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Minuscule 533

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Title: Minuscule 533  
Author: World Heritage Encyclopedia
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Subject: Minuscule 532, Lectionary 313, Minuscule 535, Minuscule 538, Minuscule 540
Collection: 13Th-Century Biblical Manuscripts, Greek New Testament Minuscules, University of Michigan
Publisher: World Heritage Encyclopedia

Minuscule 533

New Testament manuscripts
Minuscule 533
Text Gospels
Date 13th century
Script Greek
Now at University of Michigan
Size 16.6 cm by 13.6 cm
Type Byzantine text-type
Category V
Note incomplete marginalia

Minuscule 533 (in the Gregory-Aland numbering), ε 256 (in Soden's numbering),[1] is a Greek minuscule manuscript of the New Testament, on a parchment, dated to the 13th century. It was adapted for liturgical use; marginalia are incomplete.

Scrivener labelled it by number 546. The manuscript is lacunose.


  • Description 1
  • Text 2
  • History 3
  • See also 4
  • References 5
  • Further reading 6
  • External links 7


The codex contains an incomplete text of the four Gospels on 237 parchment leaves (size 16.6 cm by 13.6 cm) with some lacunae (Matthew 1:1-9:13; Luke 1:1-15; John 21:1-16).[2] The text is written in one column per page, 20 lines per page.[3]

The text is divided according to the κεφαλαια (chapters), whose numbers are given at the margin, and their τιτλοι (titles of chapters) at the top of the pages. There is also a division according to the smaller Ammonian Sections (in Mark 241 Sections - the last in 16:20), but without references to the Eusebian Canons.[2][4]

The tables of the κεφαλαια (tables of contents) are placed before each Gospel. It contains lectionary markings at the margin (for liturgical use), incipits, and iambic verses.[4][2]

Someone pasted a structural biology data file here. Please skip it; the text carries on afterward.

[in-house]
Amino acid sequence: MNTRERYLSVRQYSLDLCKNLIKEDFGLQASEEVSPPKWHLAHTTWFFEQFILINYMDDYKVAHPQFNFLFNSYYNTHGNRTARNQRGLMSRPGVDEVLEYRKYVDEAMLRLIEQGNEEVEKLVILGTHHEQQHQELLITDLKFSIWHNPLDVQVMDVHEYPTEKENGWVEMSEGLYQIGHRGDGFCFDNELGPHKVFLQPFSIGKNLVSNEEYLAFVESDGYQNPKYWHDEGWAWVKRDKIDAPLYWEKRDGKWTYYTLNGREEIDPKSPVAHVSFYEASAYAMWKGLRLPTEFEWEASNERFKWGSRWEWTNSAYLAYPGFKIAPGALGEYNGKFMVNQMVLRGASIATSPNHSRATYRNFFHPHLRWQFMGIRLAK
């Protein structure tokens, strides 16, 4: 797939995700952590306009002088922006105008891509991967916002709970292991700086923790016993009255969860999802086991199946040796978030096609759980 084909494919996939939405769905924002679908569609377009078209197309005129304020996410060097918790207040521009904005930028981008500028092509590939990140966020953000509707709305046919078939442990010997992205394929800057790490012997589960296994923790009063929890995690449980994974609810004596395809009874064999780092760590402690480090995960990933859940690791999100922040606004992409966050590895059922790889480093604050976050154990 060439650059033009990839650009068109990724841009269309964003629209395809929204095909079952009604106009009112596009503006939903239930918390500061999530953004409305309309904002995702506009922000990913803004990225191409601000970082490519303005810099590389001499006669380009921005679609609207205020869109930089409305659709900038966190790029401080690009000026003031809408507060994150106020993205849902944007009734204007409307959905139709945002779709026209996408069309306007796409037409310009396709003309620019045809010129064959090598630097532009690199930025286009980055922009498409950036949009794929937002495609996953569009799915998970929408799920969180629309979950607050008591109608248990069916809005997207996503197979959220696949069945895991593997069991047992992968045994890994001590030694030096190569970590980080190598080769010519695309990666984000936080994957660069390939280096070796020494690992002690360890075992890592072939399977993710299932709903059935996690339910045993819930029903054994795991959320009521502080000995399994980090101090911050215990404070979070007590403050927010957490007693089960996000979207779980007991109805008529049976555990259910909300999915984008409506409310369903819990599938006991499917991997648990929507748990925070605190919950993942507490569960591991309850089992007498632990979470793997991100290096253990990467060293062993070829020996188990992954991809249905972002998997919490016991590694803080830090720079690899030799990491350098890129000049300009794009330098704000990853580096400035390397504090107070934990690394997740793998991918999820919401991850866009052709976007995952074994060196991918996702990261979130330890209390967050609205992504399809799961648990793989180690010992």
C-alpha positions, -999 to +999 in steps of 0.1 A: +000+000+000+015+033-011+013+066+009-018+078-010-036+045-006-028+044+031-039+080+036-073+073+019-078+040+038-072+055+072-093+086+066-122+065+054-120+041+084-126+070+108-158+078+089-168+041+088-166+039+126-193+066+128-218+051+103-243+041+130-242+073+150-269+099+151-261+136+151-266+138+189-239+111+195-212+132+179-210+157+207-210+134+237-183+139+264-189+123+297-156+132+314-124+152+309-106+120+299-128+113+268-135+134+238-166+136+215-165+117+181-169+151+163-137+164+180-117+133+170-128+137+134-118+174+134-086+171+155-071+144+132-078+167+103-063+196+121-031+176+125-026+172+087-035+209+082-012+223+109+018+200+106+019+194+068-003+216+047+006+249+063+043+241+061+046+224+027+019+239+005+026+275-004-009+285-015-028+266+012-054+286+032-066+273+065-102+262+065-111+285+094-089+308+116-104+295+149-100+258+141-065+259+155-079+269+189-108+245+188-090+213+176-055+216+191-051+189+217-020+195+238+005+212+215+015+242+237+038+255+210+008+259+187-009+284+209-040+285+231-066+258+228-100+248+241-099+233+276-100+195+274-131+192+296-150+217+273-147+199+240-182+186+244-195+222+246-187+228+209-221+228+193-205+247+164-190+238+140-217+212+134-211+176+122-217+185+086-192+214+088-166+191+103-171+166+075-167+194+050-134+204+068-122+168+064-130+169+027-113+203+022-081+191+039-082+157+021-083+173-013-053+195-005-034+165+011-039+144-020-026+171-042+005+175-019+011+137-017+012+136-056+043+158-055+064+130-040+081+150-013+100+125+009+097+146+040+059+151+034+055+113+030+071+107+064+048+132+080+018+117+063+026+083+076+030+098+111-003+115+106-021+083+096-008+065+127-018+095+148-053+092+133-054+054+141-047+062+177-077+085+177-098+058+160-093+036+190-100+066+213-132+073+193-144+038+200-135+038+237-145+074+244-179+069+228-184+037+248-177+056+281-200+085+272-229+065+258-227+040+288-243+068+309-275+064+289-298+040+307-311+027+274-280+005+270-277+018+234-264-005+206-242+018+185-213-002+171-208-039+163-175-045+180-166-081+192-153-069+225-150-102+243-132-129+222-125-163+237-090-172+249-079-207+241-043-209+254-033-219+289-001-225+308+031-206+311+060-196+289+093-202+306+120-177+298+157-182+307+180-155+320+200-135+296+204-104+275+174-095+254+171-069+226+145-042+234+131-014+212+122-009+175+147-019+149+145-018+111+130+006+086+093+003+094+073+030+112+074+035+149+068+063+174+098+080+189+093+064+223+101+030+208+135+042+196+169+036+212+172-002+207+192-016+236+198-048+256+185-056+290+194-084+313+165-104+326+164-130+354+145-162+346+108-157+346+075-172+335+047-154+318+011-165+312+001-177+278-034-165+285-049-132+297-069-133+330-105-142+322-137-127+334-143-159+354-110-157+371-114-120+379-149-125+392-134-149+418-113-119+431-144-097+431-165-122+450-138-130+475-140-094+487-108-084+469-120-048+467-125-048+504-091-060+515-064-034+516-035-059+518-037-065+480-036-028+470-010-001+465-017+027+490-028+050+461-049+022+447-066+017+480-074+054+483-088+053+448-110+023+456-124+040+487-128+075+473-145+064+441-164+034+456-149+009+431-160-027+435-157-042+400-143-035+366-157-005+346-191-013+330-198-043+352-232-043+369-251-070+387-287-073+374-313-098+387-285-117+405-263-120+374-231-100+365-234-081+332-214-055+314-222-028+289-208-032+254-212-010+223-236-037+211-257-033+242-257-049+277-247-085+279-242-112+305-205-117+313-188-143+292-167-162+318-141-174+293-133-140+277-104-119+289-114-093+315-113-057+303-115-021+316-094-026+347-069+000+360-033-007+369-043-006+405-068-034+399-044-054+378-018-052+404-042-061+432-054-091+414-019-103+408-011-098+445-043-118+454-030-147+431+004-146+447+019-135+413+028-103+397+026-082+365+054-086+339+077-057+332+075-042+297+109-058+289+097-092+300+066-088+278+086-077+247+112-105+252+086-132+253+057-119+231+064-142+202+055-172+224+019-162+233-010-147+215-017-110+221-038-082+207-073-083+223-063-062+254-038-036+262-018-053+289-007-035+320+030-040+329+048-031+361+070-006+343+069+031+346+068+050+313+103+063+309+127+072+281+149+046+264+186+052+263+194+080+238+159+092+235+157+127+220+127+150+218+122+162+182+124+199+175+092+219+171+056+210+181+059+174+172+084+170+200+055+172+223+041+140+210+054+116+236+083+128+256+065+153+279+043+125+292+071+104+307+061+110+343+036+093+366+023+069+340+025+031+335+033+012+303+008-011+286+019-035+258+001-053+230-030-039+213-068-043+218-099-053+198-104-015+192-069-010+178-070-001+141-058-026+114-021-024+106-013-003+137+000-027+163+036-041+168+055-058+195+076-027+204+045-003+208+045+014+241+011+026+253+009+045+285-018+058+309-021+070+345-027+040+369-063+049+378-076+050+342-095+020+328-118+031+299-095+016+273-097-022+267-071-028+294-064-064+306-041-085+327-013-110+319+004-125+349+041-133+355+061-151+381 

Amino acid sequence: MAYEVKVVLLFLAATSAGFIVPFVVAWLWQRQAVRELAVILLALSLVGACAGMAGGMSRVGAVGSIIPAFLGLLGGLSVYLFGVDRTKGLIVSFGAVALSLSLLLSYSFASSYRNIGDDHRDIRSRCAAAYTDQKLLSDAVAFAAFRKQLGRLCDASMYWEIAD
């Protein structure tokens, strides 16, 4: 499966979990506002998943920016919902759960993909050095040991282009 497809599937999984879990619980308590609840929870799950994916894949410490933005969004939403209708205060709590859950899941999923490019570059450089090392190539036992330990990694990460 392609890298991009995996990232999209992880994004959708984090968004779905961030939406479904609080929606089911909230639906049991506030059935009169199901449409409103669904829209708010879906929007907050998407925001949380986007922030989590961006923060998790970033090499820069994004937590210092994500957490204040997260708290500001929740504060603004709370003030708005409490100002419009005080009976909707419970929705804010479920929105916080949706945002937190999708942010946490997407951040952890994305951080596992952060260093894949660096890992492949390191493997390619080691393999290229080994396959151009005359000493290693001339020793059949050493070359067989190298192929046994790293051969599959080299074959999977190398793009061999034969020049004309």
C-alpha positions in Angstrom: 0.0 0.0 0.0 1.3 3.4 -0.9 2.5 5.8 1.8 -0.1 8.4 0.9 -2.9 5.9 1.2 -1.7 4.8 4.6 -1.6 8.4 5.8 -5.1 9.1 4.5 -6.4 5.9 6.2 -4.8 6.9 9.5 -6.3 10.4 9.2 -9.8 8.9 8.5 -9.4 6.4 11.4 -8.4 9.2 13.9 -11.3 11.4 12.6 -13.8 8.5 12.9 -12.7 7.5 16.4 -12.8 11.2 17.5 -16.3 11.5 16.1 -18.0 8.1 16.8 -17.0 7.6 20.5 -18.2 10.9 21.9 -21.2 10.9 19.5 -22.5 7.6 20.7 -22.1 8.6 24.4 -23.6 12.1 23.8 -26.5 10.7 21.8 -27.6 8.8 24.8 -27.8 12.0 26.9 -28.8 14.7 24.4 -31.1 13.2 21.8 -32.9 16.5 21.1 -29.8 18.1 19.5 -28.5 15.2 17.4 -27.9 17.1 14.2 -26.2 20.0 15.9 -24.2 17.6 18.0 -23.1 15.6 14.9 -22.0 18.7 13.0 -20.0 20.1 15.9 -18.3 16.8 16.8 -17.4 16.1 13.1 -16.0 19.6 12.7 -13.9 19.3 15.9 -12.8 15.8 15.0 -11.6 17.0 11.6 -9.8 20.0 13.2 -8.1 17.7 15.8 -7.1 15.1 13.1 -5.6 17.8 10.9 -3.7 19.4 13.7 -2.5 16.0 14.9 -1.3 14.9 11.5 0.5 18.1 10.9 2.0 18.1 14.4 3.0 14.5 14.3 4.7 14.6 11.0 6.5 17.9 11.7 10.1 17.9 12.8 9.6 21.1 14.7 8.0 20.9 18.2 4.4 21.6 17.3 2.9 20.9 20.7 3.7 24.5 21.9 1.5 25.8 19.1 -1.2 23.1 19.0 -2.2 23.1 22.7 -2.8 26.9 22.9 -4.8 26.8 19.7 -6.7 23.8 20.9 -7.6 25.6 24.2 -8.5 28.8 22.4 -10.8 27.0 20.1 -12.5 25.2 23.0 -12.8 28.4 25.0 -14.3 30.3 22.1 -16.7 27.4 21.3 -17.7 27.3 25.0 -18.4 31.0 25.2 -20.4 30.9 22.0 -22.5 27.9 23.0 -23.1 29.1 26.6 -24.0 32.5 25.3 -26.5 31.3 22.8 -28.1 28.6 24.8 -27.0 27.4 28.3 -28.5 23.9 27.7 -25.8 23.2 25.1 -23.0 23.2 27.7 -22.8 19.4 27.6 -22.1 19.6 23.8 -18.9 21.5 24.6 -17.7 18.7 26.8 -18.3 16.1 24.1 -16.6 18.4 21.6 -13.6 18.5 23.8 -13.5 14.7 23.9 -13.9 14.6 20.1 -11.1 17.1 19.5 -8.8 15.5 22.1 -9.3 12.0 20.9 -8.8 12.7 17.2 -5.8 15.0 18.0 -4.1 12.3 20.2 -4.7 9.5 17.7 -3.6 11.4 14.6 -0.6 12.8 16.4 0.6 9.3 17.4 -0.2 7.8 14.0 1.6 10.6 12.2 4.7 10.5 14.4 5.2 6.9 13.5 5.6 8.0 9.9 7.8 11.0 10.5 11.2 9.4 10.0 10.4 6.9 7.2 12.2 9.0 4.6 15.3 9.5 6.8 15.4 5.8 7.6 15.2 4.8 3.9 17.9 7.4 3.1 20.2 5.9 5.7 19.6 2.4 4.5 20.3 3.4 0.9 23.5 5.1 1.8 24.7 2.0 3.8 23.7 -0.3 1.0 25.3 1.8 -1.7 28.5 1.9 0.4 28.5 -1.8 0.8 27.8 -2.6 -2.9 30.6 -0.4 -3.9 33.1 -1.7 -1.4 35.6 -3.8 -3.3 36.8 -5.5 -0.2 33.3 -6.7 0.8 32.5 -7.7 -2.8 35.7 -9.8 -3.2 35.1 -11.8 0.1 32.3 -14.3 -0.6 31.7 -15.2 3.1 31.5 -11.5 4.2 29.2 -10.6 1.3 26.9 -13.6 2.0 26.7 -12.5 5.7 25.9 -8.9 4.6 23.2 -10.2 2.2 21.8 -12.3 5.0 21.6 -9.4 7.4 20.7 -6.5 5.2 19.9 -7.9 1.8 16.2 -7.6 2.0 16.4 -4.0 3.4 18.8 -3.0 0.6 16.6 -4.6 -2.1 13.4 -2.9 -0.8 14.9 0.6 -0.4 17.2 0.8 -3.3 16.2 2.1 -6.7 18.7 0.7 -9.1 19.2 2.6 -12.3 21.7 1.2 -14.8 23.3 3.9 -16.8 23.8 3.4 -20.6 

The Greek text of the codex is a representative of the Byzantine text-type. Hermann von Soden classified it to the textual family Kx.[5] Aland placed it in Category V.[6]

According to the Claremont Profile Method it represents textual cluster 121 in Luke 1 (fragmentary), Luke 10, and Luke 20.[5] Wisse did not assign cluster 121 to the family Kx.[7]

The Lady Burdett-Coutts


The manuscript is dated by the INTF on the palaeographical ground to the 13th century.[3]

In 1864 the manuscript was purchased from a dealer at Janina in Epeiros, by Baroness Burdett-Coutts (1814-1906), a philanthropist, together with other Greek manuscripts (among them codices 532-546). They were transported to England in 1870-1871.[2][8] All collection of manuscripts was presented by Burdett-Coutts to Sir Roger Cholmely's School.

The manuscript was added to the minuscule manuscripts of the New Testament by F. H. A. Scrivener (546) and C. R. Gregory (533).[4] Gregory saw it in 1883.[2]

Formerly the manuscript was housed at the Highgate (Burdett-Coutts 1. 4), in London.[2] It was examined by Scrivener.[4] It was digitised by the CSNTM in 2008.[9]

It is currently housed at the University of Michigan (Ms. 21) in Ann Arbor.[3]

See also


  1. ^  
  2. ^ a b c d e f  
  3. ^ a b c  
  4. ^ a b c d  
  5. ^ a b Wisse, Frederik (1982). The Profile Method for the Classification and Evaluation of Manuscript Evidence, as Applied to the Continuous Greek Text of the Gospel of Luke. Grand Rapids:  
  6. ^  
  7. ^ Wisse, Frederik (1982). The profile method for the classification and evaluation of manuscript evidence, as Applied to the Continuous Greek Text of the Gospel of Luke. Grand Rapids:  
  8. ^ Robert Mathiesen, An Important Greek Manuscript Rediscovered and Redated (Codex Burdett-Coutts III.42), The Harvard Theological Review, Vol. 76, No. 1 (Jan., 1983), pp. 131-133.
  9. ^ CSNTM description

Further reading

  • Kenneth W. Clark, A Descriptive Catalogue of Greek New Testament Manuscripts in America (Chicago, 1937), pp. 289-291.

External links

  • Images of the minuscule 533 at the CSNTM

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